A new change in caching could significantly speed up Google Chrome


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Google is exploring a new way to improve site performance in Google Chrome, this time adding a new caching feature that keeps some data in memory even after leaving a site. The company writes:

A back / previous cache (bfcache) caches entire pages (including the JavaScript segment) when navigating outside a page, so that the full page state can be restored when the user goes back. See this as a pause in a page when you leave it and a read on your return.

The company claims that this feature could improve performance by 19% in Chrome Mobile and 10% on desktop computers based on the number of site interactions that represent a pattern of back / down usage. This type of caching would not speed up the sites you visit regularly or improve performance. This is a specific change that will make navigation easier when you move to the same site after accessing it for the first time.

According to Google, Chrome does not use the default Web implementation of bfcache by WebKit because of incompatibilities with Google's multiprocess architecture. Google also has work to do on the browser, ensuring that JavaScript freezes on the page to be cached, rather than continuing to run in the background. Allowing JavaScript to run in the background from cached pages would be a significant privacy and security issue.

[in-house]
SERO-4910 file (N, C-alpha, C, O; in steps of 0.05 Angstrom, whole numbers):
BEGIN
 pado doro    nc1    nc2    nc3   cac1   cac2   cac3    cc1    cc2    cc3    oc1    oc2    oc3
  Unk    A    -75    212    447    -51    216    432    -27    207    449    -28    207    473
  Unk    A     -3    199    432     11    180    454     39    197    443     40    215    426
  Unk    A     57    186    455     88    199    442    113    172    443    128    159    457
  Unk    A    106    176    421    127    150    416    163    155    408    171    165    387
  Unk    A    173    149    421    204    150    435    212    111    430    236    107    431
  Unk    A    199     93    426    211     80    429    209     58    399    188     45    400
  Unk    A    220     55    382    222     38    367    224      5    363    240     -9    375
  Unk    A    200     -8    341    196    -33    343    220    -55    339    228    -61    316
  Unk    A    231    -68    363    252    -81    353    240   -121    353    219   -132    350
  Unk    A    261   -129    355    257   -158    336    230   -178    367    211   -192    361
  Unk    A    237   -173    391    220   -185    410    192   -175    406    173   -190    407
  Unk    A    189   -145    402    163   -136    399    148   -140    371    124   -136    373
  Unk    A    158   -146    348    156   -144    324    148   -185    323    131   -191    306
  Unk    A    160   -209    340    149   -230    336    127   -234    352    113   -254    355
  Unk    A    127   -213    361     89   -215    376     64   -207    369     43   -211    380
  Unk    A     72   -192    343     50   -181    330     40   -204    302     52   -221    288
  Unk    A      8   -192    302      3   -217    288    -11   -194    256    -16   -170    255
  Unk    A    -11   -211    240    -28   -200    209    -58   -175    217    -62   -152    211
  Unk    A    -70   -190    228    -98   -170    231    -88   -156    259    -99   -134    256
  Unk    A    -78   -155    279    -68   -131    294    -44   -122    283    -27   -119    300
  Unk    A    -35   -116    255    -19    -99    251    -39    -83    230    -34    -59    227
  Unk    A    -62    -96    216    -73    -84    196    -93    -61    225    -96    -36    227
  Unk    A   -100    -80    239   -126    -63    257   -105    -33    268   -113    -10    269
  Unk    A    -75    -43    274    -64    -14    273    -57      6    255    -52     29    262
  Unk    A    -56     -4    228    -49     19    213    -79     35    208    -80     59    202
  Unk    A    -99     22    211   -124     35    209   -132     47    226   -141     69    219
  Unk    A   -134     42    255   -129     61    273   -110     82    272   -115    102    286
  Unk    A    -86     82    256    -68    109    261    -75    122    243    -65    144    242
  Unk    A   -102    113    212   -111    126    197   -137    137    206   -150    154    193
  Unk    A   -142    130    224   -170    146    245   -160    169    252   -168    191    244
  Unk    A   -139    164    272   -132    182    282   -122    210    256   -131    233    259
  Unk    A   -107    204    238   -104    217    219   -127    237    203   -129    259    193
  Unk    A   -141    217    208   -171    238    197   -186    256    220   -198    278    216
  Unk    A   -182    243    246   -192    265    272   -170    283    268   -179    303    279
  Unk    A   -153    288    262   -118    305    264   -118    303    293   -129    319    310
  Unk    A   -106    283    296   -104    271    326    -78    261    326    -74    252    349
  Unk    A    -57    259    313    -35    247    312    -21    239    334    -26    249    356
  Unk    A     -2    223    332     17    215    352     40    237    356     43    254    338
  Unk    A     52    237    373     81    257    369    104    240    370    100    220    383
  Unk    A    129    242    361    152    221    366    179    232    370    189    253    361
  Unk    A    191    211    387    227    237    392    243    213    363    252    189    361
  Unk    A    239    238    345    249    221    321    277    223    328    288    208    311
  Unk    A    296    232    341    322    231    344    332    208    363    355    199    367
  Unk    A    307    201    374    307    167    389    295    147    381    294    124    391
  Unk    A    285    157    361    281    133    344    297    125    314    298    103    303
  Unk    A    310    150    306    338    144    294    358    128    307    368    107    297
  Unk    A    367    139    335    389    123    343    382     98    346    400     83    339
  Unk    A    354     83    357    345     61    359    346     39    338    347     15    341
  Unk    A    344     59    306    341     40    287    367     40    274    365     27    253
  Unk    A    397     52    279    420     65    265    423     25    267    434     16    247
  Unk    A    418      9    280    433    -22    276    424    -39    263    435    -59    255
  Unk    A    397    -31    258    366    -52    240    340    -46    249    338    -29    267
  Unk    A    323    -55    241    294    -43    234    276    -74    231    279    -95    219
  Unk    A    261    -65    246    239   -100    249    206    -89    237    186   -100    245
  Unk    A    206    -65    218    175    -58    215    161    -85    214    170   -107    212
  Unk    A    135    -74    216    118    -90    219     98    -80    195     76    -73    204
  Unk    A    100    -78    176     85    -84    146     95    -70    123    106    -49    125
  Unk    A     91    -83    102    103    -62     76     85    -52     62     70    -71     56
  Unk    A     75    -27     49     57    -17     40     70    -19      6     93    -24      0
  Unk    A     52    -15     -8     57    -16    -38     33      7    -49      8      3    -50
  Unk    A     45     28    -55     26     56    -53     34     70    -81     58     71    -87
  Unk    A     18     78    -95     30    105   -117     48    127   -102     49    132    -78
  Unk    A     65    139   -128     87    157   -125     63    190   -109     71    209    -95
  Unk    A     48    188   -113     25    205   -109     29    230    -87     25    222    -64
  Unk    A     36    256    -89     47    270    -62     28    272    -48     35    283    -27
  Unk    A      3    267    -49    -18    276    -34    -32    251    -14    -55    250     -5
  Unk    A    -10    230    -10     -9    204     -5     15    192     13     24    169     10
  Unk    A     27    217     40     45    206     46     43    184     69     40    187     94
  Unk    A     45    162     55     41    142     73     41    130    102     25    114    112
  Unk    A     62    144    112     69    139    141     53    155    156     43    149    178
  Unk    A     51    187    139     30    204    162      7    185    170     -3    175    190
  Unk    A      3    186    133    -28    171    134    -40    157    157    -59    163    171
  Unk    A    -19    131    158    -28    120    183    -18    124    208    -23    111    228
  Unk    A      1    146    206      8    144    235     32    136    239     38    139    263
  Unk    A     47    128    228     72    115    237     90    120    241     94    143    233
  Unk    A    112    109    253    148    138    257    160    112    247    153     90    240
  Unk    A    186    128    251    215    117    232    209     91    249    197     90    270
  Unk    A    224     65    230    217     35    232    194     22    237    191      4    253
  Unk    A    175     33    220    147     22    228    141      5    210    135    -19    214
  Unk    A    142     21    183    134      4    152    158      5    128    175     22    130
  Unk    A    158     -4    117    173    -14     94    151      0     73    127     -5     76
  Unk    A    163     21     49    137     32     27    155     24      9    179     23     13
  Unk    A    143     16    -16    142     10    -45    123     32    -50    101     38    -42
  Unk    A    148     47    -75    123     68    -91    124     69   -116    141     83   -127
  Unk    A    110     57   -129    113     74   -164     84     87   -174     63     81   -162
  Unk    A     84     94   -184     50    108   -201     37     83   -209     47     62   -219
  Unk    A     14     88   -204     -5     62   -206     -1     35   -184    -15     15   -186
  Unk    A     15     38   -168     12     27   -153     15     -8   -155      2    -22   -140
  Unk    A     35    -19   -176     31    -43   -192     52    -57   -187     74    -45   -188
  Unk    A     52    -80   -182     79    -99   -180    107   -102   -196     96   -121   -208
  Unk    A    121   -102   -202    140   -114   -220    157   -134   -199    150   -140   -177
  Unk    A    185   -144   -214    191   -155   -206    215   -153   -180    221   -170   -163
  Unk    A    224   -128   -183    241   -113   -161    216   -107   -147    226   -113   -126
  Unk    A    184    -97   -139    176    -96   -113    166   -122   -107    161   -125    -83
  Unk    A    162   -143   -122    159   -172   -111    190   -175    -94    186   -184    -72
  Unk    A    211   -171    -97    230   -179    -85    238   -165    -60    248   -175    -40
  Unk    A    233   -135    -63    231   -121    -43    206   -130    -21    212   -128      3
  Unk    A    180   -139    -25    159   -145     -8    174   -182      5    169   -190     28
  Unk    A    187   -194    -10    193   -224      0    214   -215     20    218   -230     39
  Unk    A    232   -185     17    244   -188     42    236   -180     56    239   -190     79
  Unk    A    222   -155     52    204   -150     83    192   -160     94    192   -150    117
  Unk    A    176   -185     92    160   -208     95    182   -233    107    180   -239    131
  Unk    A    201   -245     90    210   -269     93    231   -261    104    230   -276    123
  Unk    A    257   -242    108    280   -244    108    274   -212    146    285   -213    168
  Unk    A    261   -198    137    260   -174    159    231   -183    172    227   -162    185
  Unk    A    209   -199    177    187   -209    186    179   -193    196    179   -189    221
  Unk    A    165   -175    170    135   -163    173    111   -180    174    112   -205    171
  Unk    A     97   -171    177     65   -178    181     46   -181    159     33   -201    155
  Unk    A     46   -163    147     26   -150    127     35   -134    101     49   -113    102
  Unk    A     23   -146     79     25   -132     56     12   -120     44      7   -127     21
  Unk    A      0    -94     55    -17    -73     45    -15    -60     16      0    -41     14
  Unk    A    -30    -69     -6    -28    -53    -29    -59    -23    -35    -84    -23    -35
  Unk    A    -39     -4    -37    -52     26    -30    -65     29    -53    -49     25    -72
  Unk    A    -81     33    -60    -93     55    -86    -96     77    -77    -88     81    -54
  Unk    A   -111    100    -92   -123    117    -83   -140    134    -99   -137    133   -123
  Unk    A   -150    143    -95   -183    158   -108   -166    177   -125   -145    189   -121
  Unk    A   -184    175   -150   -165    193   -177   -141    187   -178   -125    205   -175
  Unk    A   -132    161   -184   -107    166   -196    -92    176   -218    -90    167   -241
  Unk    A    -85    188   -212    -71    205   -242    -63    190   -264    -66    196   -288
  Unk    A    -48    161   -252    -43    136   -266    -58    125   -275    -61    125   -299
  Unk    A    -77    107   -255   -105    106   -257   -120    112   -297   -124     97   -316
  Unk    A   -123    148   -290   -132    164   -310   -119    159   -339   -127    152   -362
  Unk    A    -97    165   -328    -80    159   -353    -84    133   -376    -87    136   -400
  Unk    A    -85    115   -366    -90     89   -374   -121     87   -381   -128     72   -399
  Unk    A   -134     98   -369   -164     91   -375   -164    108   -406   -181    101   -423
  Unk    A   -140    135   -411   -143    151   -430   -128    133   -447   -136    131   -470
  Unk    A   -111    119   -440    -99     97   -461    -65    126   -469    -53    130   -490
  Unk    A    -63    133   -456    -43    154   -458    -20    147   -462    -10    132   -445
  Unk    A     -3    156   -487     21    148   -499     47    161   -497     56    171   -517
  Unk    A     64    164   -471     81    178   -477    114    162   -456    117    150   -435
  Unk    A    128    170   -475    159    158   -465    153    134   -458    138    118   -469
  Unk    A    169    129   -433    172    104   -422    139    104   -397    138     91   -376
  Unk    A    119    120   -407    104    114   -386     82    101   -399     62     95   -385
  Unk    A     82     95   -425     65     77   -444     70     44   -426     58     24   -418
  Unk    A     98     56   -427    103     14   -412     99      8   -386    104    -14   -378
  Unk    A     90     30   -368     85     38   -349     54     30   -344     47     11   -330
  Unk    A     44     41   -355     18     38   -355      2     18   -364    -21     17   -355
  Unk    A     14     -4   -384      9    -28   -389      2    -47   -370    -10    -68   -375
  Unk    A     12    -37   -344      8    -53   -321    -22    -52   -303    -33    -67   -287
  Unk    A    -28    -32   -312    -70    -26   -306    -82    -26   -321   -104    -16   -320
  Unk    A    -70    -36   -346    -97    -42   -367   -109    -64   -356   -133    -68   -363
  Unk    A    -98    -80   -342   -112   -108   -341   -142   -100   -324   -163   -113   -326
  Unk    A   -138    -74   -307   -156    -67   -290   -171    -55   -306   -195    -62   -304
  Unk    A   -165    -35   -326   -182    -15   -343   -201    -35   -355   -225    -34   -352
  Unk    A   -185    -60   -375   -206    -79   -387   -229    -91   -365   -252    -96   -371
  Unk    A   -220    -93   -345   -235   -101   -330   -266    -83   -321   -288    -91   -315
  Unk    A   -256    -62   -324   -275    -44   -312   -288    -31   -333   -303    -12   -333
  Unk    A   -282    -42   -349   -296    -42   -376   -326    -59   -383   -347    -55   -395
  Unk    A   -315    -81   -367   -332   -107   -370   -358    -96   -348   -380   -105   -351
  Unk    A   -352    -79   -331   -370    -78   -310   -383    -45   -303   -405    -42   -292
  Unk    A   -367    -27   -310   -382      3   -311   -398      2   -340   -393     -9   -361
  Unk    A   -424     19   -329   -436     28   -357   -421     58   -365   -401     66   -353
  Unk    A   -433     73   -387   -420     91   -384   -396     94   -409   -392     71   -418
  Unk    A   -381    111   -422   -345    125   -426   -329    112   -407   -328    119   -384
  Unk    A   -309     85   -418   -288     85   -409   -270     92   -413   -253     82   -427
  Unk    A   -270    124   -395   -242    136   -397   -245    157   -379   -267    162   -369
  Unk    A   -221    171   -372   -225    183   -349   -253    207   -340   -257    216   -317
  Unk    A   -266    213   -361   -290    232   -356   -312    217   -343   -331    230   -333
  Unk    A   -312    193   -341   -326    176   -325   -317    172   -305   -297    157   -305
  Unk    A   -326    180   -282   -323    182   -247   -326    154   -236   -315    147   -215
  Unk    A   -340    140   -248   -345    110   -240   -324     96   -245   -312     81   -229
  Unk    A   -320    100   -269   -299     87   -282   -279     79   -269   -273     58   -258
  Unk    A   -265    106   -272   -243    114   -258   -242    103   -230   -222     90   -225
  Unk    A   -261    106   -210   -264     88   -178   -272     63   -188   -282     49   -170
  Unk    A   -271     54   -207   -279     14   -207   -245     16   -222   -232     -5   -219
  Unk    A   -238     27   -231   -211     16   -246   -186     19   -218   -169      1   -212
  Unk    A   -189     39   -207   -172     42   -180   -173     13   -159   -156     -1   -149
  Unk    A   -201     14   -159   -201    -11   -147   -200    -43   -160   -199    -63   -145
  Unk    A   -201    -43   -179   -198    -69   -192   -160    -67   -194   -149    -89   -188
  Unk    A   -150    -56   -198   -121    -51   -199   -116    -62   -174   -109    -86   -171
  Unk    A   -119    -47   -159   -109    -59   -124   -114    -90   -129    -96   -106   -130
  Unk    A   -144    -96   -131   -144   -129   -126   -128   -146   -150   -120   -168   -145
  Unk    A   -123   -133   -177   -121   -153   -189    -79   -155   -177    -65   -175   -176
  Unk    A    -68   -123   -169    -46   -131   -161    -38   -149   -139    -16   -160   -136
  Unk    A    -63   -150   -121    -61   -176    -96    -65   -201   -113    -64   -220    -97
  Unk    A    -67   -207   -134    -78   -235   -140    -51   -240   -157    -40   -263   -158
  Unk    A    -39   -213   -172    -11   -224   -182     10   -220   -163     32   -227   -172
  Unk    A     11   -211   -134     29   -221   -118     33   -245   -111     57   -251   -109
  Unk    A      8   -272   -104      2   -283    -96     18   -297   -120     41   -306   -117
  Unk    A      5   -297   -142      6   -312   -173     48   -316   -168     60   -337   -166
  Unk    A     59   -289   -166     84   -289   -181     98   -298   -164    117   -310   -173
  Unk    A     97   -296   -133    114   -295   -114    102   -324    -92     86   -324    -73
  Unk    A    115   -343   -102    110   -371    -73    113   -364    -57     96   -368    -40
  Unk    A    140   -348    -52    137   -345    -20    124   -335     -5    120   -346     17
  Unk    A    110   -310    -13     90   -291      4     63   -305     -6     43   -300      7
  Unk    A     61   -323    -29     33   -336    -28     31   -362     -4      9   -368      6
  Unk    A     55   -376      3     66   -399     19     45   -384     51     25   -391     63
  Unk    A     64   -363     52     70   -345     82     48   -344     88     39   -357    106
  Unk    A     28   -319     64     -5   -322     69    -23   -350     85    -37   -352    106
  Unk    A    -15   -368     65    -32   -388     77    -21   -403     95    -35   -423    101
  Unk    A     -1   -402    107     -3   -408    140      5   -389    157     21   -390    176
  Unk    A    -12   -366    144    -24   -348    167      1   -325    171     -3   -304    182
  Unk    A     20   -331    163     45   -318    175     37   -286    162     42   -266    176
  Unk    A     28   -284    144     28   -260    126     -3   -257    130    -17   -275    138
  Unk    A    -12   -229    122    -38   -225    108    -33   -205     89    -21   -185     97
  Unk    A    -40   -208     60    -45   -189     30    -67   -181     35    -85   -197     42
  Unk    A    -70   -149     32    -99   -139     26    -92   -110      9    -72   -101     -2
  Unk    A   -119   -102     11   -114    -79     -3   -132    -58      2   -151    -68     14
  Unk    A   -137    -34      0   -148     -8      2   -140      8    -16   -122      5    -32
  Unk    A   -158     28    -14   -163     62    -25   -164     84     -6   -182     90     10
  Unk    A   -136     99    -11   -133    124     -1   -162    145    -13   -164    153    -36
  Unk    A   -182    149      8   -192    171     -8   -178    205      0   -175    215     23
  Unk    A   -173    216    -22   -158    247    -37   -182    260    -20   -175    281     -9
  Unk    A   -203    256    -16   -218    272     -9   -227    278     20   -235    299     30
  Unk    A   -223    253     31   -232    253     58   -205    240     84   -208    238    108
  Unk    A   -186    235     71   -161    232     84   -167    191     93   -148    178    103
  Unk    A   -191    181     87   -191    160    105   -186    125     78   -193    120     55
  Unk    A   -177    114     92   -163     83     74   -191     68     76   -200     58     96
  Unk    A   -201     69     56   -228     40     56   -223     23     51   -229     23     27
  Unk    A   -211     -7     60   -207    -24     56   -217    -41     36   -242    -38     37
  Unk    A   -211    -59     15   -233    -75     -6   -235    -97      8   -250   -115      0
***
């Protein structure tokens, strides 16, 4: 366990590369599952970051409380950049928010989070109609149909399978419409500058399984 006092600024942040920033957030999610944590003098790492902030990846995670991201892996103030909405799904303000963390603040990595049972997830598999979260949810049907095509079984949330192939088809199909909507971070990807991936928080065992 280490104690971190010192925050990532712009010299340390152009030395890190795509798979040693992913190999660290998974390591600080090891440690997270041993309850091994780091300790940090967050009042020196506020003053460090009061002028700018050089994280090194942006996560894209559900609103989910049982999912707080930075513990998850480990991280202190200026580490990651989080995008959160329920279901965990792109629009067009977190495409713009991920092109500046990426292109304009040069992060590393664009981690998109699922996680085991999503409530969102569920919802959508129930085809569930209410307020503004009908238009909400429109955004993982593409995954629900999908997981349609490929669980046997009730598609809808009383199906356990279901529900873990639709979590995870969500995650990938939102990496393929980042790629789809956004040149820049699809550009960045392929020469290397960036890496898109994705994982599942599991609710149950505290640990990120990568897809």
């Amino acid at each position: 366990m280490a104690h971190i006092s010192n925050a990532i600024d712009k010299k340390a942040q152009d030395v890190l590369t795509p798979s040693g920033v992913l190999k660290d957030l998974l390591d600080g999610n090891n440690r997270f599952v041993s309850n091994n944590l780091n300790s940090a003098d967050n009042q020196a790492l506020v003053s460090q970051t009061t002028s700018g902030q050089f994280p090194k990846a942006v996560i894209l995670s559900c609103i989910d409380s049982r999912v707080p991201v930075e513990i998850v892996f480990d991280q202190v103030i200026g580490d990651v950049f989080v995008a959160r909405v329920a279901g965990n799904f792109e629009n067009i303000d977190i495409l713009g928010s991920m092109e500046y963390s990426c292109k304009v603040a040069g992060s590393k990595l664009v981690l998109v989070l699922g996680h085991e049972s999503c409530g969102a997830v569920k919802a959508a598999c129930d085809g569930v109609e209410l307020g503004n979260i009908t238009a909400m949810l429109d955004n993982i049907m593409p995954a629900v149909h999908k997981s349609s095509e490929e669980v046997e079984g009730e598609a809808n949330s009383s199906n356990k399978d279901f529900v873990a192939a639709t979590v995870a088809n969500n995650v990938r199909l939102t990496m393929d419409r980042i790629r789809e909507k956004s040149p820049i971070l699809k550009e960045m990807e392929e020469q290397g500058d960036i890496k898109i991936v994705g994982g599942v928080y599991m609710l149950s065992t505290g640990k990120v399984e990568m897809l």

This is a feature that Firefox and Safari already use, although apparently in a somewhat different way. I tried to compare Chrome and Firefox in an ordinary desktop comparison, checking the loading times of several sites in succession, in the same way as the videos on Google's developer blog. Firefox may have slightly outperformed Google Chrome in these tests, but not enough to make me feel comfortable declaring it to be a winner, and it did not have the same behavior as the Chrome test. for Google. The instant loading of the previous page due to bfcache does not seem to happen in the same way. Again, the video is meant to show how the functionality might work in the future and not serve as a final illustration of the implementation.

These changes could increase the use of RAM memory in Chrome, but Google plans to minimize it with smarter rules on when and how to keep data in RAM when pages are paused. The goal is to implement the feature throughout 2019 and integrate it with the Chrome shipping in 2020.

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